Study Links School Choice to Academic Achievement

By Billups, Andrea | The Washington Times (Washington, DC), September 20, 2000 | Go to article overview
Save to active project

Study Links School Choice to Academic Achievement

Billups, Andrea, The Washington Times (Washington, DC)

States that provide families with the greatest amount of educational freedom increase the academic-achievement levels of their students, according to a study released yesterday by the Manhattan Institute for Policy Research.

In states that opened the doors to charter schools, home schooling, vouchers and other school-choice options, students on average outperformed their peers on the Scholastic Assessment Test (SAT) and the National Assessment of Education Progress exams (NAEP), said Manhattan Institute senior fellow Jay P. Greene, who conducted the study of the educational climate in the 50 states.

The nation's educationally freest states, according to Mr. Greene's report, are Arizona, Minnesota, Wisconsin, New Jersey and Oregon, with Texas picking up the No. 6 slot. States at the bottom of the index included Virginia, Rhode Island, Maryland, Kentucky, Nevada and West Virginia.

Hawaii, which has no charter schools, no voucher programs and only one school district, finished last.

When controlling for variables such as state demographics and per-pupil spending, the degree of openness directly predicts student success, said Mr. Greene, who has completed previous research on school-choice programs in Milwaukee, Cleveland, Charlotte, N.C., and San Antonio.

"Freedom matters," said Mr. Greene, a former government professor who has studied the effect of school choice on civic values and integration. "Simply providing families with additional options in the education of their children has a larger independent effect on student achievement than increasing education spending or reducing class size."

The report, called the Education Freedom Index, ranks states on their openness in five policy categories: charter school availability, vouchers, freedom to home school, ease with which families can choose a different public school district if they want to relocate, and ease with which they can pick a new school district without changing their residence.

States with high and low rankings are diverse geographically, politically and in wealth, the study found.

Mr. Greene illustrated his findings by comparing South Carolina and Texas, which differ in the educational options they provide families. Both have similar median household incomes and both educate a high percentage of minorities.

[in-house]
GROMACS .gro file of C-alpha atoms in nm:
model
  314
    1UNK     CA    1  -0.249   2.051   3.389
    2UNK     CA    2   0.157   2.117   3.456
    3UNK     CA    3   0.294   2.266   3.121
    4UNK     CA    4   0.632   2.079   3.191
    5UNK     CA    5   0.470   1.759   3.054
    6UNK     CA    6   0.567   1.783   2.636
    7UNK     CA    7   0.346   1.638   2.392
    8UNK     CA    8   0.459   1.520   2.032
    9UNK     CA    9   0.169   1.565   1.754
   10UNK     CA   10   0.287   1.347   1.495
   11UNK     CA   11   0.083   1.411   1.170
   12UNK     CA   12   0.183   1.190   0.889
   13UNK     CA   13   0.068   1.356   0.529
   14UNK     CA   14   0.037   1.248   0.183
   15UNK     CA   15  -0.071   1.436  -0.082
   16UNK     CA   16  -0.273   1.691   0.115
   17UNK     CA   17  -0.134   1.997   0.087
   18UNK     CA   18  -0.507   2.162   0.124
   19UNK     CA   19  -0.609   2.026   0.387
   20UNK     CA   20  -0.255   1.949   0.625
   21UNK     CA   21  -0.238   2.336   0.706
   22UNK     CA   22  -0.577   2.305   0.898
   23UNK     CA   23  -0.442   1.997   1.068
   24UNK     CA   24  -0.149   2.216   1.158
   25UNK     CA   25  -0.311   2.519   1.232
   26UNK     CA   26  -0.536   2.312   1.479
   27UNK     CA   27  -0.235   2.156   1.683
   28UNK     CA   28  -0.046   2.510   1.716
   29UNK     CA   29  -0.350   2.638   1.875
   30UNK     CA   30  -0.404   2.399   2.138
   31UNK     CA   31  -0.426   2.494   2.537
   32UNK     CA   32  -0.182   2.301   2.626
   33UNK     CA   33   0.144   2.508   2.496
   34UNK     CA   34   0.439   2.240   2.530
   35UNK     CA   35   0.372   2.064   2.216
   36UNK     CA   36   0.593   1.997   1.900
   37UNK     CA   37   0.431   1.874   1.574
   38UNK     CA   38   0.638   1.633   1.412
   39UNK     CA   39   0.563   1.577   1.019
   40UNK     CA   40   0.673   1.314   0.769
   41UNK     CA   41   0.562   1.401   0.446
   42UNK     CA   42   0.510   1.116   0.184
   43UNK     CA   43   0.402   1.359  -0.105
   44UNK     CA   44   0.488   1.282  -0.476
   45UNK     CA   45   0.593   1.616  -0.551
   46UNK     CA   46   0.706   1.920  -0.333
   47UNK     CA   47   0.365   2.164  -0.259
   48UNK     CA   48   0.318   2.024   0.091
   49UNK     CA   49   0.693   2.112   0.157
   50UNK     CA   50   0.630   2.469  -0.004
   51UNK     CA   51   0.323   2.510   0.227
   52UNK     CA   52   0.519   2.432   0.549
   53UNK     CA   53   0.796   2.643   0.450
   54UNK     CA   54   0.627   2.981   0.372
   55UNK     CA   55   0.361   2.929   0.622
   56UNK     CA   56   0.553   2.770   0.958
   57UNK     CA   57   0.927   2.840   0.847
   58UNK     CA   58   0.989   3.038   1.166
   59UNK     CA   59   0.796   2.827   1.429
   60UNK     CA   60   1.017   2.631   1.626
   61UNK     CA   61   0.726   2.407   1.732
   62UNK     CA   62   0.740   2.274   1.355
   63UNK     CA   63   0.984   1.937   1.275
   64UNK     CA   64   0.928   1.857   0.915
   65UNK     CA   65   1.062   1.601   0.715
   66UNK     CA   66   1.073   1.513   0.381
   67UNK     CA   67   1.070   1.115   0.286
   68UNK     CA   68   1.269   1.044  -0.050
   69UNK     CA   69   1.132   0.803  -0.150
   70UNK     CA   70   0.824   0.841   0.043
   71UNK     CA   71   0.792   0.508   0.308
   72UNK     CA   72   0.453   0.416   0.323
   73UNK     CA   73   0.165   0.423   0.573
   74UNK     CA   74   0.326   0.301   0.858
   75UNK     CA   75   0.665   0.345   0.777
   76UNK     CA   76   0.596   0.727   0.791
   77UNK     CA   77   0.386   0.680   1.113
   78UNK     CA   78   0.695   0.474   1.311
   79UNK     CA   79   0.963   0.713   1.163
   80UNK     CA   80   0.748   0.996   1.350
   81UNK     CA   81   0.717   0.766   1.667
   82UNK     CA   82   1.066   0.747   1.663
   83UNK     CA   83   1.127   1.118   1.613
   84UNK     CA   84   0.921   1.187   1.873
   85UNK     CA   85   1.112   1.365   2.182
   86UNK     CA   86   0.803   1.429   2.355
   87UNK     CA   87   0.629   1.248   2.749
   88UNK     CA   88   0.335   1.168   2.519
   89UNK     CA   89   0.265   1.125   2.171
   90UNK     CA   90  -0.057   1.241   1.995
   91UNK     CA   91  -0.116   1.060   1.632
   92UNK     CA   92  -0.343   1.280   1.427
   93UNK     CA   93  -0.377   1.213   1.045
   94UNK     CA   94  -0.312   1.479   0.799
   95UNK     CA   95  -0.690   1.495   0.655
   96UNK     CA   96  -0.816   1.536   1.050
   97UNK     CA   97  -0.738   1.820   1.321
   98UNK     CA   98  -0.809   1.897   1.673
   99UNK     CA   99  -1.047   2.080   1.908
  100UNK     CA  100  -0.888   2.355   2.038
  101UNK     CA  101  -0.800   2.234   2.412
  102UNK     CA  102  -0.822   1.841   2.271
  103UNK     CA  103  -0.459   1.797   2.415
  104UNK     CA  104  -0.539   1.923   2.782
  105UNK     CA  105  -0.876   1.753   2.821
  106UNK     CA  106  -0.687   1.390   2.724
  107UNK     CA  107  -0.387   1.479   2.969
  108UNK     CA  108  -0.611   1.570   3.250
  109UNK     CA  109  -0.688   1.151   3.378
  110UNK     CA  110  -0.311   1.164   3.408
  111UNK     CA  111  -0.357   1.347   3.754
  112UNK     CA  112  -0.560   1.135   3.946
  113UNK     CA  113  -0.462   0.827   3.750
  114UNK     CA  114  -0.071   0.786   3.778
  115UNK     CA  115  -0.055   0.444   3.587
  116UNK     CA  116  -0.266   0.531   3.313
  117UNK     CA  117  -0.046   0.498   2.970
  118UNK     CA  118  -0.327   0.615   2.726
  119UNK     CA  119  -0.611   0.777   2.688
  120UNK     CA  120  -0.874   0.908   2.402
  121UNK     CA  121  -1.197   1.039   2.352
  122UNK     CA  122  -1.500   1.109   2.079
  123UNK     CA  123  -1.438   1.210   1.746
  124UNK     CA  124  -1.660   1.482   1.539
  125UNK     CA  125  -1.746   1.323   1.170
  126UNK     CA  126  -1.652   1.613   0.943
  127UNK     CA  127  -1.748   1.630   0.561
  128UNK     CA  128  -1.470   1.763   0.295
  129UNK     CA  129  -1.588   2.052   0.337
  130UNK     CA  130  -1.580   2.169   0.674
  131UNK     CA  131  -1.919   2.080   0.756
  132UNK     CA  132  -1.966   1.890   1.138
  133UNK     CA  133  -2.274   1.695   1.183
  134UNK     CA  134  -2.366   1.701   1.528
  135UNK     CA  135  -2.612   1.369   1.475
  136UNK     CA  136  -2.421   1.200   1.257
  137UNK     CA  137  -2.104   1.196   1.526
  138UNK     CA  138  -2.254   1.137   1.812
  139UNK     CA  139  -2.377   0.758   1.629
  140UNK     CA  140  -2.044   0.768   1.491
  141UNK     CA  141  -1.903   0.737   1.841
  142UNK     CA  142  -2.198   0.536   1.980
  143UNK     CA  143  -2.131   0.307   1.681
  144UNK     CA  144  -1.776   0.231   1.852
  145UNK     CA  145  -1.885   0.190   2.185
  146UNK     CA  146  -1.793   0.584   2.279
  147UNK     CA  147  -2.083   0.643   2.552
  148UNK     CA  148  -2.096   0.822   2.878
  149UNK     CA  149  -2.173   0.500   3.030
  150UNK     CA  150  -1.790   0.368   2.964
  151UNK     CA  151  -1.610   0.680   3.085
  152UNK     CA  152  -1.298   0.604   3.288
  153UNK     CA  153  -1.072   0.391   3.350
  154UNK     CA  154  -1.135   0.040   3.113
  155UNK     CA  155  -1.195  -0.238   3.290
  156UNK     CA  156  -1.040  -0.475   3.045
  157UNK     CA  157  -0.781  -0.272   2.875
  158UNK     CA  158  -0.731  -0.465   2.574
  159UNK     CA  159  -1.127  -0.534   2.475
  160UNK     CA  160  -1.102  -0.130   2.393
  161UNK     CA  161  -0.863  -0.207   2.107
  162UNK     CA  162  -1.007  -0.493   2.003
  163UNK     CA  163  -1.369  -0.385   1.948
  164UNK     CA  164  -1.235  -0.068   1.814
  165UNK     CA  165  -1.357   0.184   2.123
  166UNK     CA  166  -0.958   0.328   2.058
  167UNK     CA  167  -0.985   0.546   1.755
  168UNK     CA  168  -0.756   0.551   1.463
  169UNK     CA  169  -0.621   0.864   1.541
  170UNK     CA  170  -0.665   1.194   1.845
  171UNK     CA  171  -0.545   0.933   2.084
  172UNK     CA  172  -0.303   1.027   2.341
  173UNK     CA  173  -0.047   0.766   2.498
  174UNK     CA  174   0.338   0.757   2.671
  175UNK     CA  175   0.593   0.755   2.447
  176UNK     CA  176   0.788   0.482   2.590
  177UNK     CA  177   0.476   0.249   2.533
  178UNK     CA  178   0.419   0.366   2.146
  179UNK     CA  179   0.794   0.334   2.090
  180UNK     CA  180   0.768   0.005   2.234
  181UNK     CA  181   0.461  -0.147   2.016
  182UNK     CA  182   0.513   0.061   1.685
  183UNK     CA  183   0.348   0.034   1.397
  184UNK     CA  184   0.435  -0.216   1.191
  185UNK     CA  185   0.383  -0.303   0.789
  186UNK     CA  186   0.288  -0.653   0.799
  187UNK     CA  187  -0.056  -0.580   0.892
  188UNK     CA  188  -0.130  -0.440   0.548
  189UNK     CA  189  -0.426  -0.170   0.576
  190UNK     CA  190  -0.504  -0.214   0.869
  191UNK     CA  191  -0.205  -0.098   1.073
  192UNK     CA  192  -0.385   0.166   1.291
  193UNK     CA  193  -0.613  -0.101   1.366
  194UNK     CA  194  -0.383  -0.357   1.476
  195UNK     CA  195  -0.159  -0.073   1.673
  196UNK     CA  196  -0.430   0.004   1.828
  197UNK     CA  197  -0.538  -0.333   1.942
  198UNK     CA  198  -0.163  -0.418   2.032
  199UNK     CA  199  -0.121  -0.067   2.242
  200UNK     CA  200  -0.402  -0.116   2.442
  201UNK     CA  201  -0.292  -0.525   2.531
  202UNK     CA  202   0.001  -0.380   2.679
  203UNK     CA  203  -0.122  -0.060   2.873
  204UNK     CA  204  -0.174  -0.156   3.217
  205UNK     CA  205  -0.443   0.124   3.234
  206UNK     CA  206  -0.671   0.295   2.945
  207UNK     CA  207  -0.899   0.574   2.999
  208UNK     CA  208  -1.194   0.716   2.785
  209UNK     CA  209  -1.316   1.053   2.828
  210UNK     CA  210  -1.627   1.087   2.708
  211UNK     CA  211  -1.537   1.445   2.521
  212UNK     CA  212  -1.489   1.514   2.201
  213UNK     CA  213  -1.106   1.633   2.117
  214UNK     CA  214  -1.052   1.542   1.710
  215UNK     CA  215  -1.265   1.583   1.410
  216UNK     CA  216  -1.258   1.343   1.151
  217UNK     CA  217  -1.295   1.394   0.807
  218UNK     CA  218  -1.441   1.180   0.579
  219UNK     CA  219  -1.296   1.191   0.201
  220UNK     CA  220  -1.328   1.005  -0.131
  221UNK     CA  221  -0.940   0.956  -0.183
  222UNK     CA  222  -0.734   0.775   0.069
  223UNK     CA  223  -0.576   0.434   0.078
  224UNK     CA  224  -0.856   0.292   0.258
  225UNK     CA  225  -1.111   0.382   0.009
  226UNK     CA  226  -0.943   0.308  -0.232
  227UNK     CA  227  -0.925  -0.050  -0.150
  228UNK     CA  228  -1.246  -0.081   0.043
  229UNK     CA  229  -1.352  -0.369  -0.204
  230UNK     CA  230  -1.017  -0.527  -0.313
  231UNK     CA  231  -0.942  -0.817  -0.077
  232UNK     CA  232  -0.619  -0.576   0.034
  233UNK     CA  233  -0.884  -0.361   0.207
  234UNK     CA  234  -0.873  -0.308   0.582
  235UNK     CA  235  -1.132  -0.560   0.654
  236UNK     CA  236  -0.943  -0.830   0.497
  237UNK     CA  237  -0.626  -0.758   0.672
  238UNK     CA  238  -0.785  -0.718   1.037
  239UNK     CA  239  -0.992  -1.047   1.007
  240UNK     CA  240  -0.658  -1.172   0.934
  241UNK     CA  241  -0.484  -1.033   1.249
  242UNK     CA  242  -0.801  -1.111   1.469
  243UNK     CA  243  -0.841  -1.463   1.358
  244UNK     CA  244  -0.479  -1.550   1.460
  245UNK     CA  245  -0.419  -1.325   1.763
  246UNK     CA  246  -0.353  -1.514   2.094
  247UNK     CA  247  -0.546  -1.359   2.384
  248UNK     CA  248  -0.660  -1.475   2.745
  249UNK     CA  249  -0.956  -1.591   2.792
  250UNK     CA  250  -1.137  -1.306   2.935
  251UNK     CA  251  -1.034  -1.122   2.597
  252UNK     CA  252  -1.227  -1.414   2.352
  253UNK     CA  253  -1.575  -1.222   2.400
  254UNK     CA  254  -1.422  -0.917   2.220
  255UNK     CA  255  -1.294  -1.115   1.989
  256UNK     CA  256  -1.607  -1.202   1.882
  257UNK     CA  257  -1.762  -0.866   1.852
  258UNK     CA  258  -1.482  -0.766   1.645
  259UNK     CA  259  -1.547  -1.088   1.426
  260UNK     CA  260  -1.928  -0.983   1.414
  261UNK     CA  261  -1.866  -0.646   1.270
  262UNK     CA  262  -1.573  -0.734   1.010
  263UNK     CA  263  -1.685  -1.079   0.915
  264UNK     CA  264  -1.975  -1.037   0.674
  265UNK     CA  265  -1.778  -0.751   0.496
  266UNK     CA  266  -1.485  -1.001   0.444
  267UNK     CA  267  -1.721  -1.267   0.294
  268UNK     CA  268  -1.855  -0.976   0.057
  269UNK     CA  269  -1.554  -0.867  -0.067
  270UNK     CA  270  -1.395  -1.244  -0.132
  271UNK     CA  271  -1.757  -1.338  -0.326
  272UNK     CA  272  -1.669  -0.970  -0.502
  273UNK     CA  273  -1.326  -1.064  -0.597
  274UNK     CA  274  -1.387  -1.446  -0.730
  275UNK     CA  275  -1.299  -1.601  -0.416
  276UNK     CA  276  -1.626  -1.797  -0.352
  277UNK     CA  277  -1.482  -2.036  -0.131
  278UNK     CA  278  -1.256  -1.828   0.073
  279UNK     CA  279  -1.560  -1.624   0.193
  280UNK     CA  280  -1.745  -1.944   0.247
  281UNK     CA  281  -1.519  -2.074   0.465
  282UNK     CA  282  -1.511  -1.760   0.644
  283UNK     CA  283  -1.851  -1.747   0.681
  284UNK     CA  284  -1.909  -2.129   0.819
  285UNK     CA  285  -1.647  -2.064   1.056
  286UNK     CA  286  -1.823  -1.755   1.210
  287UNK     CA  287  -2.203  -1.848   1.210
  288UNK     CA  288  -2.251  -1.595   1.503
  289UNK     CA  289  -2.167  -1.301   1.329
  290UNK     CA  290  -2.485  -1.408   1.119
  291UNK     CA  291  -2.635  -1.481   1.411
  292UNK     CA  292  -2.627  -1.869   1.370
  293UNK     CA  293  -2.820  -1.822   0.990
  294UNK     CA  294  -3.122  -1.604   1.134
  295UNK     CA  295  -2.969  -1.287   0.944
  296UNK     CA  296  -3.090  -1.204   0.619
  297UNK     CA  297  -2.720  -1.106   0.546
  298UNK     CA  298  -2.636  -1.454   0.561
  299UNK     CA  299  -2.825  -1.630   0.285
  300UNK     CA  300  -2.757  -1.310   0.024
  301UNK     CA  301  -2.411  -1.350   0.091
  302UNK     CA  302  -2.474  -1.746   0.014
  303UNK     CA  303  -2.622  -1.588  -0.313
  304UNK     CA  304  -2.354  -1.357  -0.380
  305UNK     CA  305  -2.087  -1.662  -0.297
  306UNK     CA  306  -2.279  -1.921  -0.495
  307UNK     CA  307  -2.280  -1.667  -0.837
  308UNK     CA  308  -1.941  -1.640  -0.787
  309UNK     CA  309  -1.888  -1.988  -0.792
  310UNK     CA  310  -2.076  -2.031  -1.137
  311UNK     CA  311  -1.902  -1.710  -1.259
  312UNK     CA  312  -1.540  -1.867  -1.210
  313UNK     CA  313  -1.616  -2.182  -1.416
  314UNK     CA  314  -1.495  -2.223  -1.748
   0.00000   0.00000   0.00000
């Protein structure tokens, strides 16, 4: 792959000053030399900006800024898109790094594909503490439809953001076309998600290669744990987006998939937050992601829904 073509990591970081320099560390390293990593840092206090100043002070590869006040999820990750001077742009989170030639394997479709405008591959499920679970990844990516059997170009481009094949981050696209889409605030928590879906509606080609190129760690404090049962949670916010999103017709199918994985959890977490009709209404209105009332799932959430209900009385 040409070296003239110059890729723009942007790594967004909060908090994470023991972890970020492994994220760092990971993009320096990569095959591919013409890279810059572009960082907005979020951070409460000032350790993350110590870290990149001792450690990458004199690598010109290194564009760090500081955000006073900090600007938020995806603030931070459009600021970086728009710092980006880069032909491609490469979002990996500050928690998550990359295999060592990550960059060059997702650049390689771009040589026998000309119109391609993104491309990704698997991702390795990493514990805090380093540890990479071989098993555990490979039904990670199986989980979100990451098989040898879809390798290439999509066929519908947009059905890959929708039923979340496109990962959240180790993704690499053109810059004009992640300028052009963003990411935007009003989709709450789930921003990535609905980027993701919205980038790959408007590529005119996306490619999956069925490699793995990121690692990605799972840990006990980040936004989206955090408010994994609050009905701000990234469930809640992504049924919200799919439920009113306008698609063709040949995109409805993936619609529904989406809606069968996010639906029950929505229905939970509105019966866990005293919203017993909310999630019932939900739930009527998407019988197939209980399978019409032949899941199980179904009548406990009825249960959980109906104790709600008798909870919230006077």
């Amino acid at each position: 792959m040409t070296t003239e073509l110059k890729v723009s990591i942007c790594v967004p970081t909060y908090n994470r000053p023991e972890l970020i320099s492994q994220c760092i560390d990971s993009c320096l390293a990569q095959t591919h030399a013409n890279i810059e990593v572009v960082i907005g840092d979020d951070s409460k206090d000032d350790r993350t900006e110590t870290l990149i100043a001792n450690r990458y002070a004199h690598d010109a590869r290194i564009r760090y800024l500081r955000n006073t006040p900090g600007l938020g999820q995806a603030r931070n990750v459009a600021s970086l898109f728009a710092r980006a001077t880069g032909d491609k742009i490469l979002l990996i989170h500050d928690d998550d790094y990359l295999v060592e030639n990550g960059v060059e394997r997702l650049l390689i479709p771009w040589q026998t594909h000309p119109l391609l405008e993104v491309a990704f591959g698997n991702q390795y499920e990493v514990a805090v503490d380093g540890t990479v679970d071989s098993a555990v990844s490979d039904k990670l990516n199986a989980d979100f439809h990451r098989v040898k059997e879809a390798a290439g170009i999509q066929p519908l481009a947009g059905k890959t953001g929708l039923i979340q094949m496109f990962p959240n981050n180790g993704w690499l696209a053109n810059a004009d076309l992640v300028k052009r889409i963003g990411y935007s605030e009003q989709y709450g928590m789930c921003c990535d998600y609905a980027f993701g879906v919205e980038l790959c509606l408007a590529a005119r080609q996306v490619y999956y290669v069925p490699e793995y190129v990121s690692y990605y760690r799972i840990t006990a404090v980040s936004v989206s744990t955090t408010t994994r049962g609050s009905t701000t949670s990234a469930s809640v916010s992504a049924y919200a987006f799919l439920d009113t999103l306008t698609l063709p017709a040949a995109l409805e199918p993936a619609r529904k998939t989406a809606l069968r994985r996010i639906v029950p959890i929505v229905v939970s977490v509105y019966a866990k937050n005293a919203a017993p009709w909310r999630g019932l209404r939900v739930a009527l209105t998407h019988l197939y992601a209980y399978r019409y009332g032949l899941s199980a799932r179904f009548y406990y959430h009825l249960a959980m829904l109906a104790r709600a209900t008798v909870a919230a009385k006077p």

The rest of this article is only available to active members of Questia

Sign up now for a free, 1-day trial and receive full access to:

  • Questia's entire collection
  • Automatic bibliography creation
  • More helpful research tools like notes, citations, and highlights
  • Ad-free environment

Already a member? Log in now.

Notes for this article

Add a new note
If you are trying to select text to create highlights or citations, remember that you must now click or tap on the first word, and then click or tap on the last word.
Loading One moment ...
Project items
Cite this article

Cited article

Citations are available only to our active members.
Sign up now to cite pages or passages in MLA, APA and Chicago citation styles.

Cited article

Study Links School Choice to Academic Achievement


Text size Smaller Larger
Search within

Search within this article

Look up

Look up a word

  • Dictionary
  • Thesaurus
Please submit a word or phrase above.
Print this page

Print this page

Why can't I print more than one page at a time?

While we understand printed pages are helpful to our users, this limitation is necessary to help protect our publishers' copyrighted material and prevent its unlawful distribution. We are sorry for any inconvenience.
Full screen

matching results for page

Cited passage

Citations are available only to our active members.
Sign up now to cite pages or passages in MLA, APA and Chicago citation styles.

Cited passage

Welcome to the new Questia Reader

The Questia Reader has been updated to provide you with an even better online reading experience.  It is now 100% Responsive, which means you can read our books and articles on any sized device you wish.  All of your favorite tools like notes, highlights, and citations are still here, but the way you select text has been updated to be easier to use, especially on touchscreen devices.  Here's how:

1. Click or tap the first word you want to select.
2. Click or tap the last word you want to select.

OK, got it!

Thanks for trying Questia!

Please continue trying out our research tools, but please note, full functionality is available only to our active members.

Your work will be lost once you leave this Web page.

For full access in an ad-free environment, sign up now for a FREE, 1-day trial.

Already a member? Log in now.

Are you sure you want to delete this highlight?